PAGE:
• testing the useability principles, including accessibility, effectiveness, safety, utility and learnability
        • observing and recording user interactions from user experience critiques
      • justify selection of relevant data from existing data sources
      • evaluate
        • user interfaces from existing solutions using heuristic reviews for the useability principles
        • by testing program modules for reliability, maintainability and efficiency using computational thinking processes such as debugging to refine a prototype digital solution
      • evaluate against prescribed and self-determined criteria the
        • user interface and programmed solutions
        • prototype digital solution.






  • Lesson 04:
      • Capturing User Feedback
        • Survey
        • I Like, I Wish, What If
        • Feedback Capture Grids
      • Making Recommendations


      • Capturing User Feedback
      • Apply recommendations through annotation



    • Course objectives
      • observable interactions - methods of documenting and collecting evidence.
      • flexible development methods to support a variety of user profiles
      • determine possible personal, social and economic impacts (through empathy maps)
      • appraise the suitability of prescribed and self-determined criteria
      • the reliability, maintainability, sustainability, efficiency, effectiveness and useability of algorithms to draw conclusions and make recommendations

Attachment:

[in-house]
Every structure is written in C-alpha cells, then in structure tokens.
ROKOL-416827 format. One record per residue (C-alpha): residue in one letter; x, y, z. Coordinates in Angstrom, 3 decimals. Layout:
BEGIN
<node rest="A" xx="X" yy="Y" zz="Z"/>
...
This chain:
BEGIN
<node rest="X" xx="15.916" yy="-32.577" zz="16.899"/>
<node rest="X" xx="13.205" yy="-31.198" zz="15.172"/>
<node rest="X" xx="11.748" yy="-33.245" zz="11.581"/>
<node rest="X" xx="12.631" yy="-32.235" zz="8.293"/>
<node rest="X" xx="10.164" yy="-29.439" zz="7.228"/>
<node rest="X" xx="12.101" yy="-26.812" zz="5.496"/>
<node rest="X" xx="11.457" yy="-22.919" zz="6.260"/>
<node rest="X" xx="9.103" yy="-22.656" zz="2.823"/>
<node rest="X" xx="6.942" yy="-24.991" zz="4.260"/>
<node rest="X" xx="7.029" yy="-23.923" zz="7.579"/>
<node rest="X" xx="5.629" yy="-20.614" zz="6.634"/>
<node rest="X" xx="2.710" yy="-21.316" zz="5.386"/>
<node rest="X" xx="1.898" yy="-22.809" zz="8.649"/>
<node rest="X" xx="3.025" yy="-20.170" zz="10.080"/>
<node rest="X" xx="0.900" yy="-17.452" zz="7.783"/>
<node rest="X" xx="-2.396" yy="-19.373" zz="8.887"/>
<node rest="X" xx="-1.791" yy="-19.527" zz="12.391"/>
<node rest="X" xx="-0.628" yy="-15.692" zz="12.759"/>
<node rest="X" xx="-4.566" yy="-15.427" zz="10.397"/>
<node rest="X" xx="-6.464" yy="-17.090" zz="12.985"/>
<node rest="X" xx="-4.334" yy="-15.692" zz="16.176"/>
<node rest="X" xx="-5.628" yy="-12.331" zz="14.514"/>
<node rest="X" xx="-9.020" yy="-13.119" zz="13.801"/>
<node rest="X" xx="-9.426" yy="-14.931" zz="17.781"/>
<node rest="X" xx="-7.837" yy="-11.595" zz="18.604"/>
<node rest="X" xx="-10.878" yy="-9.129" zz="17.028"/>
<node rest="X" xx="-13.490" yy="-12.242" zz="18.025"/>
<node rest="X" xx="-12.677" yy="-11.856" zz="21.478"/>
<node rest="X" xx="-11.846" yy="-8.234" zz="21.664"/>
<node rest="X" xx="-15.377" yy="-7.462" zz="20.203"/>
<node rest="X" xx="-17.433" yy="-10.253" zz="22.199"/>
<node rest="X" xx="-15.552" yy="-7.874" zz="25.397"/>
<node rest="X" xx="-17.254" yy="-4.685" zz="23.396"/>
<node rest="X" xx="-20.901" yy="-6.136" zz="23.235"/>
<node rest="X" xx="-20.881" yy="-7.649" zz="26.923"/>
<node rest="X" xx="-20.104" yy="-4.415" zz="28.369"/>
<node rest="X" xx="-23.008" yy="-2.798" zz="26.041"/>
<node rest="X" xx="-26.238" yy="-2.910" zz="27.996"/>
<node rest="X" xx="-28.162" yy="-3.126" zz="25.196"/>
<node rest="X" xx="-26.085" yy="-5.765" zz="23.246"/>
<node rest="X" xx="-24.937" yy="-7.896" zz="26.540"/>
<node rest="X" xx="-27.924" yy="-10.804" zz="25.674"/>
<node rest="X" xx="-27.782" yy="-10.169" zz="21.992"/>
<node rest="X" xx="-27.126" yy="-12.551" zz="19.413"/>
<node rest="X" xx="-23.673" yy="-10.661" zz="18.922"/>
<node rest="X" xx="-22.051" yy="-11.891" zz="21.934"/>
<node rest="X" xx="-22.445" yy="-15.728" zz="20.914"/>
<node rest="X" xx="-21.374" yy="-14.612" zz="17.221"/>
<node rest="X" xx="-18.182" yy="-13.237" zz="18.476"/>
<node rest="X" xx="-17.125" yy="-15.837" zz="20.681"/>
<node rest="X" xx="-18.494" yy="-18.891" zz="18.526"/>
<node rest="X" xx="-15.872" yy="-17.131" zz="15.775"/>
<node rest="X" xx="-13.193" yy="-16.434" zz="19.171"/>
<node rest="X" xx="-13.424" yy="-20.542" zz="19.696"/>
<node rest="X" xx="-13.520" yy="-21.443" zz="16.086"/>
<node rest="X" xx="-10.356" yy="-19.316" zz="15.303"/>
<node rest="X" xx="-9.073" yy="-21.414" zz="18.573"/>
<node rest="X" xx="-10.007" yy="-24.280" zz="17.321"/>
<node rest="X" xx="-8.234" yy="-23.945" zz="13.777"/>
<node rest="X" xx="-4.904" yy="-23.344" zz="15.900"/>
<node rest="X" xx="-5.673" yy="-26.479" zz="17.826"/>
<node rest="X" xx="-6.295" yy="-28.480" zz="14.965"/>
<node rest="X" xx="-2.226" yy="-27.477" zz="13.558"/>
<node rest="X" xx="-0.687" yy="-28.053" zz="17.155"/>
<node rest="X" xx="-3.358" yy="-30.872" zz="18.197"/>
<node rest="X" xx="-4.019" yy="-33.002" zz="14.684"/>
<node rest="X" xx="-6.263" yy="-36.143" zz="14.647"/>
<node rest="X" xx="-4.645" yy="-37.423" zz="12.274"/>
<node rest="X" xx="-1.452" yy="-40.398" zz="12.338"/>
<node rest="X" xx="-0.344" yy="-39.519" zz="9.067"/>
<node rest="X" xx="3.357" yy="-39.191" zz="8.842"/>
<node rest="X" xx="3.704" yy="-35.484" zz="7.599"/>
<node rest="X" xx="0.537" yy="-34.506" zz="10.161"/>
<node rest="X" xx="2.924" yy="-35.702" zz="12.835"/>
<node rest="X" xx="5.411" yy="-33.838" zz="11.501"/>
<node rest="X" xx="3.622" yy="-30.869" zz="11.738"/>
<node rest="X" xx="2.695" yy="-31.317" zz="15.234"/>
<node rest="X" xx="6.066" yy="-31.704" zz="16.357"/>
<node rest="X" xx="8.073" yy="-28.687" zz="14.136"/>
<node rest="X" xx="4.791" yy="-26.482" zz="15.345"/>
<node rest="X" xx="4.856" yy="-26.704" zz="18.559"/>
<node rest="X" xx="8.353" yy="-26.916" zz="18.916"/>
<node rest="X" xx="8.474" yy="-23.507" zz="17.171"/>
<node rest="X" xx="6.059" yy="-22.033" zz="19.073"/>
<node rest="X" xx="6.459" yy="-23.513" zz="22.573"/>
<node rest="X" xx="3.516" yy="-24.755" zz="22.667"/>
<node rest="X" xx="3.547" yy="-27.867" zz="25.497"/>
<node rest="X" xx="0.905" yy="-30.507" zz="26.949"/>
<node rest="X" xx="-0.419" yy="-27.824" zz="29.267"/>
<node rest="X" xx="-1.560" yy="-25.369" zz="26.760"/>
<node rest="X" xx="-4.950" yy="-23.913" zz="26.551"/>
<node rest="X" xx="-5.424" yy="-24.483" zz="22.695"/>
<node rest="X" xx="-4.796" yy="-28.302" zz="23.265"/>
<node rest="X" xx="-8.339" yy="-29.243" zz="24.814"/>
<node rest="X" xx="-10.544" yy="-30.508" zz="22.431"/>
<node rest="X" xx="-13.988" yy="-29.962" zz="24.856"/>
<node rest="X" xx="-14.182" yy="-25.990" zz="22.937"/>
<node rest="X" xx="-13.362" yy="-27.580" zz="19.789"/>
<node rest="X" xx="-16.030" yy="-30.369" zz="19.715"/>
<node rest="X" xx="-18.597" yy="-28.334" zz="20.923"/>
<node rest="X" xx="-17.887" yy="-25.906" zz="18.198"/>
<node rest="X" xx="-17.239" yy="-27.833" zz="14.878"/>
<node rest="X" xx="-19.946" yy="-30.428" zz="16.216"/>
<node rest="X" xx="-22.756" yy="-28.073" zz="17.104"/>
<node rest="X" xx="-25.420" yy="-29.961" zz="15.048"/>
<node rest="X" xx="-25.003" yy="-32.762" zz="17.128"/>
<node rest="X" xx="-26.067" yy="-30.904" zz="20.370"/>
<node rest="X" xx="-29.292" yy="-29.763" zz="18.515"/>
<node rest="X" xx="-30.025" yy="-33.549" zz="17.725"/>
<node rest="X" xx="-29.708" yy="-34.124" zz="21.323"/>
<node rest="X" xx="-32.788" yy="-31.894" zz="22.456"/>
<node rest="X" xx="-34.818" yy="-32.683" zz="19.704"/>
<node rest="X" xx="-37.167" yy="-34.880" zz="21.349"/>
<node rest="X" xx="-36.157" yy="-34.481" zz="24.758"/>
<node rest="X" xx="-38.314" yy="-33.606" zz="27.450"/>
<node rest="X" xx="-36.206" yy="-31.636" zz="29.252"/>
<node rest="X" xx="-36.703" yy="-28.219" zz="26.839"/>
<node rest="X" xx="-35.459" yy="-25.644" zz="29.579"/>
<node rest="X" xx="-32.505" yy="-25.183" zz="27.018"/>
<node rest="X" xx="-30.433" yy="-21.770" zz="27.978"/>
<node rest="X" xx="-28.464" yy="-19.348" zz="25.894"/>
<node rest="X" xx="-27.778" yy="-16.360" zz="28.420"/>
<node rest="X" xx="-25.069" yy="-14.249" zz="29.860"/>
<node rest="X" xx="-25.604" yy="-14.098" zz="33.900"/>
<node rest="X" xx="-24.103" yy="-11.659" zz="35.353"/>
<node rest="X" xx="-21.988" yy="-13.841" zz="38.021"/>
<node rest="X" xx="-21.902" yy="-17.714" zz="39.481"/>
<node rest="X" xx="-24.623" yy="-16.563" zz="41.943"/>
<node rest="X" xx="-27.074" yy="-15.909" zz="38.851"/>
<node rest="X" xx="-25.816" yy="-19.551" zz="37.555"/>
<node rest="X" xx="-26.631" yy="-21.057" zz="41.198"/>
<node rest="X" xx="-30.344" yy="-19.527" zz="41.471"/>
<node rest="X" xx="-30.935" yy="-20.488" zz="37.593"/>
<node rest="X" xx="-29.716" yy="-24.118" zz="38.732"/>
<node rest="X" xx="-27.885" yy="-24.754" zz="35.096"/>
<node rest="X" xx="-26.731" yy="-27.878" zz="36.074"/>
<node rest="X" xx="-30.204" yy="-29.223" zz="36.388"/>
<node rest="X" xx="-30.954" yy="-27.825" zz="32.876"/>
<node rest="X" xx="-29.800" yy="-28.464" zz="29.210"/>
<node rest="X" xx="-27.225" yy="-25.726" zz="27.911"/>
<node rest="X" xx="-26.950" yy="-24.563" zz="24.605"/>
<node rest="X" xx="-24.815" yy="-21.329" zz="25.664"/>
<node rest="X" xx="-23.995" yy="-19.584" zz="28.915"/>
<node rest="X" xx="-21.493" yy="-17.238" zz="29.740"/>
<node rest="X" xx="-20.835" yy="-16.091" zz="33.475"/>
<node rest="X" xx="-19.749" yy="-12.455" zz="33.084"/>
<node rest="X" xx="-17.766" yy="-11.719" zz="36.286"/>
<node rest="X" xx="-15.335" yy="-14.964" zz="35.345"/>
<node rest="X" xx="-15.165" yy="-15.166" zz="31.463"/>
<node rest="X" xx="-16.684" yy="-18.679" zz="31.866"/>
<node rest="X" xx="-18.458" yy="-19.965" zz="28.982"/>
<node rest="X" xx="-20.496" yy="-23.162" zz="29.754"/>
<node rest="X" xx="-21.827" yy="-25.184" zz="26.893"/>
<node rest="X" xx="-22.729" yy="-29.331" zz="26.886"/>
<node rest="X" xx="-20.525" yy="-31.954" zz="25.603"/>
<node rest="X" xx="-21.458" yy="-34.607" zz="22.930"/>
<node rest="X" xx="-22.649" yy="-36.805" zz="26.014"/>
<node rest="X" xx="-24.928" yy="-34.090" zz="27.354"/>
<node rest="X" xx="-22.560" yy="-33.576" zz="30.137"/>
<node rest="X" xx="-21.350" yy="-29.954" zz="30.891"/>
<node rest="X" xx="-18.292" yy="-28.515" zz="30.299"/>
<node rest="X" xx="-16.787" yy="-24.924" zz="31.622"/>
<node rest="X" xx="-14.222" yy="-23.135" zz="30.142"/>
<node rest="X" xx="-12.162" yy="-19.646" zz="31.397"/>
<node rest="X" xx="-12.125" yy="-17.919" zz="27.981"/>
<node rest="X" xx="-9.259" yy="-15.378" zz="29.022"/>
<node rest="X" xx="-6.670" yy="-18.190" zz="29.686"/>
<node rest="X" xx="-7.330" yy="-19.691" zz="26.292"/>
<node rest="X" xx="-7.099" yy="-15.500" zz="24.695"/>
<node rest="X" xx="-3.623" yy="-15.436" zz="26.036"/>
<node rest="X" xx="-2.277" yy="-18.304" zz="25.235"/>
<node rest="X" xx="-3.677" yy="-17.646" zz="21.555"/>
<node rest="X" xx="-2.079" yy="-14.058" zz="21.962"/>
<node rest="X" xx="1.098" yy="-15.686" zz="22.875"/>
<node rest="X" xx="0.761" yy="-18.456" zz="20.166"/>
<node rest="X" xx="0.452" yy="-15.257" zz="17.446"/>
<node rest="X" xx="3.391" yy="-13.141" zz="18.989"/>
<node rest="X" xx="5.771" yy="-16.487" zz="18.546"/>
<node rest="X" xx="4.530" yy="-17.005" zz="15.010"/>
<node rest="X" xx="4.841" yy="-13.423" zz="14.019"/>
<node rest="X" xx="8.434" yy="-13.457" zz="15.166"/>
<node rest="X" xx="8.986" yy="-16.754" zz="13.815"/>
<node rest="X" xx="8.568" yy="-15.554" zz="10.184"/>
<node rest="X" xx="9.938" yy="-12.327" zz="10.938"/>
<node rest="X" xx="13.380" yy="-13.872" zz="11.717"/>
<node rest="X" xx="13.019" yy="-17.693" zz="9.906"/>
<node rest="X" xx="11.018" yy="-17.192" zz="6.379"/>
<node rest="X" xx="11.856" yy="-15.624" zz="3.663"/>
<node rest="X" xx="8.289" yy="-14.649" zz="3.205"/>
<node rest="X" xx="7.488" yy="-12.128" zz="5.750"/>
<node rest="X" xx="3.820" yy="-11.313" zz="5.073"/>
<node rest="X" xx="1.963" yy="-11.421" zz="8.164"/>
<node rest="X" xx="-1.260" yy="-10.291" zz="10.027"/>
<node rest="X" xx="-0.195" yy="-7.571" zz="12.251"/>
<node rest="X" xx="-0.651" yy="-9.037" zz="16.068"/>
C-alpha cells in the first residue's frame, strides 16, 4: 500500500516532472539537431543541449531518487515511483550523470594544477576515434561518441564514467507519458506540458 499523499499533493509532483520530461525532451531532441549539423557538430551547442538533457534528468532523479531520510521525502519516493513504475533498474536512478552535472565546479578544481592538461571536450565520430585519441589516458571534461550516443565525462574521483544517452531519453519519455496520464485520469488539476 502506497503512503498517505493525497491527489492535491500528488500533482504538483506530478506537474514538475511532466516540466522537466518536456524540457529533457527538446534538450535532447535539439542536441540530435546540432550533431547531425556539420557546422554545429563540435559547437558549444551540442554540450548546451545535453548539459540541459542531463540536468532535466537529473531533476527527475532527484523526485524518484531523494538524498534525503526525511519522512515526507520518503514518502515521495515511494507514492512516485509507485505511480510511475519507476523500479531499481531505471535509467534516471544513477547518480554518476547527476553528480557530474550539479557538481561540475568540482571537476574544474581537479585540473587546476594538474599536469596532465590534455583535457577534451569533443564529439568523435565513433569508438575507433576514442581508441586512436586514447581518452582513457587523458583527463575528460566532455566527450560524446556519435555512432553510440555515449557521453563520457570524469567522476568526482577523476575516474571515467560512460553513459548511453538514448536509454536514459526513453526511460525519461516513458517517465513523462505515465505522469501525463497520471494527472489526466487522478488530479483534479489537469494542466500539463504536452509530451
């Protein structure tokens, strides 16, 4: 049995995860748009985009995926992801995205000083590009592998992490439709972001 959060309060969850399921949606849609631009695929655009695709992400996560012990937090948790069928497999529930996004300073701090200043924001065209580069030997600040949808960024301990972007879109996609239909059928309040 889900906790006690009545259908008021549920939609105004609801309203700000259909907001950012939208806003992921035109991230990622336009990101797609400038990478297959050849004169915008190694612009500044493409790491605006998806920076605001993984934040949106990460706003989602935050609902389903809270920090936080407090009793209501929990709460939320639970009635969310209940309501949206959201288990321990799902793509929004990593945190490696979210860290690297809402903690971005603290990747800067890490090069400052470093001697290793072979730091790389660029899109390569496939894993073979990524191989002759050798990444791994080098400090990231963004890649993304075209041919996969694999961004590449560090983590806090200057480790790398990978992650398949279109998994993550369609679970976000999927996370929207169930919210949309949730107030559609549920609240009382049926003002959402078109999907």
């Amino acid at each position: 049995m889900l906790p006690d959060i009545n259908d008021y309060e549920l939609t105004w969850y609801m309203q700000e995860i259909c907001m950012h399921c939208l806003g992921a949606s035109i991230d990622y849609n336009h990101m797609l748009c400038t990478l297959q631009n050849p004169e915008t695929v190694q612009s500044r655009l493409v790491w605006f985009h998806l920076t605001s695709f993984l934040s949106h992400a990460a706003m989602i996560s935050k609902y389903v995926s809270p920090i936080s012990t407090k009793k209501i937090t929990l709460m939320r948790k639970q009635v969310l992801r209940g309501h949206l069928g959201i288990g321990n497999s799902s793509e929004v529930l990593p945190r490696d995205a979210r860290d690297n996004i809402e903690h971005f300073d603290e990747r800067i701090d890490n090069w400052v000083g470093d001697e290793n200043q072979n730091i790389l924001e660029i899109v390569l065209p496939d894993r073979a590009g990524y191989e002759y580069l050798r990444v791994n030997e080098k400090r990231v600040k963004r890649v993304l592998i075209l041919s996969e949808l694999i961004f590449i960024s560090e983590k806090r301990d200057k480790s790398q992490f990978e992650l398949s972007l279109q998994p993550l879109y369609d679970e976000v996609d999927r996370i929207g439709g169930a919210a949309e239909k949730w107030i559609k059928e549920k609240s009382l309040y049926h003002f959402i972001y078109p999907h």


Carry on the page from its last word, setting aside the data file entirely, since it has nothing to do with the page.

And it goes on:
• evaluate
        • user interfaces from existing solutions using heuristic reviews for the useability principles
        • by testing program modules for reliability, maintainability and efficiency using computational thinking processes such as debugging to refine a prototype digital solution
      • evaluate against prescribed and self-determined criteria the
        • user interface and programmed solutions
        • prototype digital solution.



    • Page 56 from Digital Teacher Text Book.



    • Page 57 from Digital Teacher Text Book.



    • User Needs:
    Template: - Video Tutorial with template
      • Click to access the template below (PDF)



      • User Says
        • This section of the empathy map is used to record what the user says out loud during an individual interview, contextual inquiry, or some other form of usability study. These will be in the form of direct quotes, written verbatim.
      • User Thinks
        • This section is sometimes combined with the “Says” section and can contain the same content. However, this section will also include thoughts that the user may not vocalize, and this will have to be extrapolated from the raw data or exposed in follow-up questions after the study. Users may be uncomfortable externalizing some thoughts, whether they are questioning their own ability, feeling self-conscious, or just simply being polite.

      • User Does
        • This section is a record of the physical actions that the user makes throughout the period of research, considering how they interact both with the product and in the context of the setting.

      • User Feels
        • The “Feels” section is used to make notes on the user’s emotional state, and how they feel about the experience as they move through their tasks.

      • Pains
        • Here we can record the difficulties a user will have while they are attempting to complete their task, as well as what foreseeable problems the user may have, and reasons for them not being able to complete their task.

      • Gains
        • Finally, under “Gains” we can record how the user came to successfully complete their task, how that success is measured by the user, and how this aligns to their larger goals.






Readings / Homework

 

 

 

 

Focus Point

 

 

Information